‘Fiddler’ at 50
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OpinionEditor's Desk

‘Fiddler’ at 50

"'Fiddler' never fails to move me, not because of its universal themes, but because of its quintessentially Jewish themes.'

Chaim Topol played the role of Tevye in the movie "Fiddler on the Roof" in 1971. Joan Marcus photo
Chaim Topol played the role of Tevye in the movie "Fiddler on the Roof" in 1971. Joan Marcus photo

I have seen at least five different stage productions of the musical “Fiddler on the Roof,” and I have seen the film more times than I can count. I cry every single time that Tevye parts with Chodel as she heads to Siberia to be with Perchik, and again when the patriarch finally makes a sort of peace with Chava — after she goes against his will and marries a non-Jew — telling her “may God be with you.”

The film “Fiddler on the Roof” premiered 50 years ago this month. Despite a mediocre review by celebrated critic Roger Ebert, the movie went on to win three Academy Awards, including one for music, while the Golden Globes deemed it the best picture and handed Topol the top acting prize.

Ebert, remarkably, wrote: “[W]ould it be heresy on my part to suggest that ‘Fiddler’ isn’t much as a musical, and that director Norman Jewison has made as good a film as can be made from a story that is quite simply boring?”

Ebert may have found the story of Tevye and his daughters dull, but a great many people have not. Both the film and stage adaptations of Sholem Aleichem’s short stories have maintained a devoted following around the world, one that transcends religion and culture. The show is now frequently touted for its “universal” themes of tradition, bigotry and resilience, and continues to resonate with audiences from Japan to Finland to Australia.

“Fiddler” never fails to move me, not because of its universal themes, but because of its quintessentially Jewish themes. The traditions celebrated in “Fiddler” are Jewish traditions; the bigotry that terrorizes the characters is antisemitism; and the resilience of the residents of Anatevka is that particular brand of resilience that has been a hallmark of our people for eons — the drive to preserve our heritage regardless of hardship, fueled by the energy of community.

Lots of people have “Fiddler” memories they cherish. They can recall seeing it for the first time on a giant screen with their parents in a mid-century movie theater, or memorizing the songs from an eight-track tape played over and over again in the family Oldsmobile (me…and me).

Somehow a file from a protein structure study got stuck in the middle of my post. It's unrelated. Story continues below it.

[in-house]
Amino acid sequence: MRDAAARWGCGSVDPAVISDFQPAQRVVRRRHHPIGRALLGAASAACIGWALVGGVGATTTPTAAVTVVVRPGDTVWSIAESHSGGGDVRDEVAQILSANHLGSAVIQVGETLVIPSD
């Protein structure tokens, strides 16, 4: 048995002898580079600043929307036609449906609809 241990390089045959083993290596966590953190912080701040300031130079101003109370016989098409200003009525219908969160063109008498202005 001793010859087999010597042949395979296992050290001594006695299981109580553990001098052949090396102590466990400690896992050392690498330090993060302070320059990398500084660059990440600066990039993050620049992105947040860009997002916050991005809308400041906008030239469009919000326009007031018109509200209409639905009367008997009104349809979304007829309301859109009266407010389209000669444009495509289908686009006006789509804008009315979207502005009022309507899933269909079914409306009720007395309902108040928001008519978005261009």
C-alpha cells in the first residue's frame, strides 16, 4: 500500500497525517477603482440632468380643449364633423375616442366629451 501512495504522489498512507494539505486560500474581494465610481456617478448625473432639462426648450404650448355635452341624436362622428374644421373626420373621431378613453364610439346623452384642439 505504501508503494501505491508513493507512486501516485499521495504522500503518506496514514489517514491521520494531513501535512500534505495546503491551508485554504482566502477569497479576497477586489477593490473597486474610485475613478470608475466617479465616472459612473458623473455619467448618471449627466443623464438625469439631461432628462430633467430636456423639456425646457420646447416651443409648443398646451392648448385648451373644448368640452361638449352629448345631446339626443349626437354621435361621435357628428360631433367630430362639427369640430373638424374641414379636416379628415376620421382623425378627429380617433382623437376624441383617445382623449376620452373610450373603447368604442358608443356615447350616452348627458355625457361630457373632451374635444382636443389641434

But my favorite “Fiddler” memory was born in 1979, when I was a junior in high school and serving as president of FJYO, an umbrella coalition of eight Jewish youth groups in Indianapolis. Each year, in the spring, each of the groups came up with its own skit to highlight the work of our Jewish Federation, and the skits were competitively performed at a fundraiser dubbed “Stunt Night.”

Back then, all the Jewish youth groups in the city had lots of members — but there wasn’t much collaboration between groups. So, the FJYO board and I came up with a plan: No more Stunt Night. Instead, 1979 would be the year of cooperation between groups. A night of eight individual skits would be replaced by a single production of — what else? — “Fiddler on the Roof.”

It was a daunting undertaking. And, no, the youth of Indianapolis did not pull it off by themselves. The JCC hired us a bona fide director and a local synagogue gave us a stage for three months of rehearsals and our performance.

I played Yente the matchmaker, a role for which a great singing voice is not required. Kevin, the president of AZA, played Tevye, opposite NCSY’s Susie as Golde. Our fiddler came from NIFTY, Chodel from USY. The role of Perchik was played by a Jewish boy from my acting class who wasn’t affiliated with any of the youth groups. All told, the show brought together 50 teens from various denominations and backgrounds to tell a story of what it means to be a Jew.

The production was spectacular (at least in my foggy memory 42 years later) and was met by thunderous applause by our enthusiastic audience of parents. We had a blast, and we reminisced about it for years.

I suspect we might have sold just as many tickets if we had instead performed “Oklahoma!” or “My Fair Lady,” also shows with “universal” themes. But I am certain that no other musical could have brought us all together in the same way “Fiddler” did.

Here’s to “Fiddler’s” first 50 years. L’chaim. PJC

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